By Helga Doermer
God blessed the seventh day and hallowed it, because on it God rested from all the work that he had done in creation. (Genesis 2:3 NRSV)
There is a kind of invitation I find difficult to resist. It is the kind that is extended with a patient persistence and gentle determination. Just recently I found myself in the presence of such bidding. It beckoned through every window of our tiny cottage as the sun finally broke through a week of cloud, drizzle and rain. Though loath to break from my otherwise undisturbed routine, I finally succumbed. Setting my work aside, I stepped out the front door and paused on our elevated front deck to be greeted by the outdoor world.
Fresh, moisture-laden air kissed me in welcome and a gentle wind playfully fingered my hair. Birds fluffed their feathers and preened in the leaf clad branches nearby and then lifted their voices in twitters and twills of celebration.
With a sudden robust sensation of immense pleasure, I inhaled the fragrant scent of the deep cleansed atmosphere. This was the benefit of the rain washed week.
Extending before me a gentle green slope opened on to the gray expanse of lake and the distant hazy horizon. Somewhere just beneath my line of vision, I imagined my family already settled into the rhythm of the welcoming day. It was time to join them.
A natural granite footpath meandered through the long and slender grasses, with heads already splayed with lacy fronds of seed. Here and there the green waves were dotted with still blooming columbine and flecked with miniature bright yellow and white wild flowers. Cedar steps led down the rocky shoreline and onto a spacious dock, where my big Adirondack chair awaited me and I sank into its welcoming arms.
Indolently I observed a fleet of dragonflies take wing and dance through the air around me. They were of such a multitude they almost appeared to be swarming. The iridescent beauties with their gauze like wings and their streamlined slender bodies were enchanting. In the rays of the sun, their wings caught the light and became a flutter of rainbows, while their bodies shimmered in formal dress of bright turquoise, emerald green or stately black velvet. Their flight seemed idiosyncratic, like a playful game of tag. But they were following their prey and feasting on those almost invisible winged and legged pencil strokes that would otherwise have bitten me and sucked my blood. The dining dragonflies were my friends, my first line of defense against the invasive mosquitoes. The fleet thinned. Their meal was done and I was left to enjoy the fruit of their labor.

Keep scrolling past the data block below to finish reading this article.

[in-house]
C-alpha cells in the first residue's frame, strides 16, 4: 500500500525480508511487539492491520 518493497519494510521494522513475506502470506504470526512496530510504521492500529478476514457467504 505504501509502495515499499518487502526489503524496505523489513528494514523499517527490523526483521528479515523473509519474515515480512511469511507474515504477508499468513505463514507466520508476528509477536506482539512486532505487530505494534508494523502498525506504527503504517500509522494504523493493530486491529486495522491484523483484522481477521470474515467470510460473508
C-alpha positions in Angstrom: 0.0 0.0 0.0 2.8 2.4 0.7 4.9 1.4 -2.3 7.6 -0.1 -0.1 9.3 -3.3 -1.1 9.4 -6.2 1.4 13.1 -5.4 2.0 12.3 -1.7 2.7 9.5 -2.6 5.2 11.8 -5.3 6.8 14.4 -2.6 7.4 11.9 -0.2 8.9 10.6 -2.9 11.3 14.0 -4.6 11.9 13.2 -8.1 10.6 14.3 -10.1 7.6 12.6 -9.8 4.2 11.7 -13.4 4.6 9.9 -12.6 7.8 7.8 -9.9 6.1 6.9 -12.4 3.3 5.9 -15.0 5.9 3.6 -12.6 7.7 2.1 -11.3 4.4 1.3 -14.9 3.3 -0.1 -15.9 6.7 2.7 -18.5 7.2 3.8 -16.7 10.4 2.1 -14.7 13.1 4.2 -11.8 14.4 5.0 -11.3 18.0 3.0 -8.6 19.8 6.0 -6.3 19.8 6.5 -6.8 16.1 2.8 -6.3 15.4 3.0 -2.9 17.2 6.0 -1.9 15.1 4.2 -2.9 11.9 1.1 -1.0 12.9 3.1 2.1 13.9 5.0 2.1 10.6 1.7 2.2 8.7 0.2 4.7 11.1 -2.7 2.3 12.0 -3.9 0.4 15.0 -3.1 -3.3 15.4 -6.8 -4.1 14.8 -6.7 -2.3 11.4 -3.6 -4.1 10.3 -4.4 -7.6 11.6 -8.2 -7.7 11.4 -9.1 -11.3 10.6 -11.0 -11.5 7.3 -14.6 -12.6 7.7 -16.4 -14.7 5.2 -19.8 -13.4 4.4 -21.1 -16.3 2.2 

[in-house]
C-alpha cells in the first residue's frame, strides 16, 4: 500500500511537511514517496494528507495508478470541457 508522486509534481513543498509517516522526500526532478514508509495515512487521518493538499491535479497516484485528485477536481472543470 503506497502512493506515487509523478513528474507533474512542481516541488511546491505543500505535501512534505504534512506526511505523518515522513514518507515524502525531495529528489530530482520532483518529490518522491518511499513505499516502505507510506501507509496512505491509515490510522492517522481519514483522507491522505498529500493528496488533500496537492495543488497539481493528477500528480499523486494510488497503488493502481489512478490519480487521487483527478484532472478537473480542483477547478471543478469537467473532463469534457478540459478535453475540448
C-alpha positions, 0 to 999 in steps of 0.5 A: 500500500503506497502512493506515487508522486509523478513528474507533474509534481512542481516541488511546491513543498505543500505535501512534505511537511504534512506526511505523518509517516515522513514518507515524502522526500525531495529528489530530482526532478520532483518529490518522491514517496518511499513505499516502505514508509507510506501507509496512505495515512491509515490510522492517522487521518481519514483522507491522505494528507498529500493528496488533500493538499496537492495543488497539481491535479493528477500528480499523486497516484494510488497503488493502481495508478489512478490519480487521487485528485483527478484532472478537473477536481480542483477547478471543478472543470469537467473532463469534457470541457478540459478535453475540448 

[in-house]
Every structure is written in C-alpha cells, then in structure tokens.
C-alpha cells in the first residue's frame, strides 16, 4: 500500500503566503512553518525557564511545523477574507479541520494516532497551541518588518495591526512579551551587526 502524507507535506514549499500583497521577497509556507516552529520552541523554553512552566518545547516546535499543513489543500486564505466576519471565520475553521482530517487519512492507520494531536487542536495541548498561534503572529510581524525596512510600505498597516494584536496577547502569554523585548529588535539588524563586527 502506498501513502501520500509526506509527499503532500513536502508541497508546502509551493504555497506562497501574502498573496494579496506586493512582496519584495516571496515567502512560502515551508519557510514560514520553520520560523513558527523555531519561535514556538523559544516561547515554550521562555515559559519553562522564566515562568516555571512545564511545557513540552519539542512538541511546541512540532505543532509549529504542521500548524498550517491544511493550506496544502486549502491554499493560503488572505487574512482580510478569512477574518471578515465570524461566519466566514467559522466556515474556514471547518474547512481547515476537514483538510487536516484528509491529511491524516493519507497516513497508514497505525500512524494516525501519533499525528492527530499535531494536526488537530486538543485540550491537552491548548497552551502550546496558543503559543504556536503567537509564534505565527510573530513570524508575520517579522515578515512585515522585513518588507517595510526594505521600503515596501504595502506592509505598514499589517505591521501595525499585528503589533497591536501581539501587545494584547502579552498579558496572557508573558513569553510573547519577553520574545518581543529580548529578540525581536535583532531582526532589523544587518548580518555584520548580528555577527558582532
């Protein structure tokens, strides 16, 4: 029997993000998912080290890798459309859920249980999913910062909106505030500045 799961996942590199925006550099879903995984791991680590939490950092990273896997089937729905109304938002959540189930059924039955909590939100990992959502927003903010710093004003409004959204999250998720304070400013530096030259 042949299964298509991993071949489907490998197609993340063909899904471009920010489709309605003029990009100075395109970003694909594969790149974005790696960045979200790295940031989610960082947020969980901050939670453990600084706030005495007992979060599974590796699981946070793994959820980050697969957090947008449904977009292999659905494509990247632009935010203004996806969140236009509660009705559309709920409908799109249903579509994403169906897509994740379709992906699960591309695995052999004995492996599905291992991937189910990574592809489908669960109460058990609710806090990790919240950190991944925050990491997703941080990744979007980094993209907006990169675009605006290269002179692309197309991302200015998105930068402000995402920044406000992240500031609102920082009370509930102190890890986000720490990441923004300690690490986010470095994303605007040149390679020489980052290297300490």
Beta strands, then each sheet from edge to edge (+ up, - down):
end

Low puffs of grey and white cloud drifted lazily across the sky. While high above a sheath of haze thickened, not yet quite dense enough to block out the radiant sun. The hum of quiet conversation washed around me as my family enjoyed the welcome break in weather. They too were comfortable and content, as they simply responded to the invitation of the day to set aside our city ways and sit awhile.
The only discordant note was the distant roar of a motorboat warning of another presence drawing near. The sound swelled, rose then reached a crescendo as it sped by and finally receded, leaving behind silence once again.
A soft south wind ruffled the surface of the lake water and the undulating waves gently slapped against the dock and rocky granite shore. Lulled by the ambience of the warm and gentle day, I found myself at last relaxing, content and at peace.
Though it was a part of original Divine intention, the seventh day has become difficult to keep as it is too often eroded by the rush in which we live. Our multitasking orientation has worn away the focused art of attending to one task at a time. It seems that even our occasion of gathering as a faith community for an hour of worship is caught up in a crush of other events.
This awareness heightened my sense of gratitude for the grace of the invitation. It was a moment in which the Creator reclaimed me with the summons to stop my work and step into the peaceful sanctuary of nature’s cathedral. Original and imitable in design, the Divine Creator’s house of worship quietly proclaimed the source of our beginnings. I was called to enter – to soak up the beauty and tranquility – and in responding, entered into a holy Presence.
Helga Doermer is a free-lance writer. Her reflective work is shaped by a Master of Divinity and her personal journey. She resides in ‘sunny’ Manitoba, Canada with her husband and two sons. You can write to Helga through the Letters page of this Magazine.
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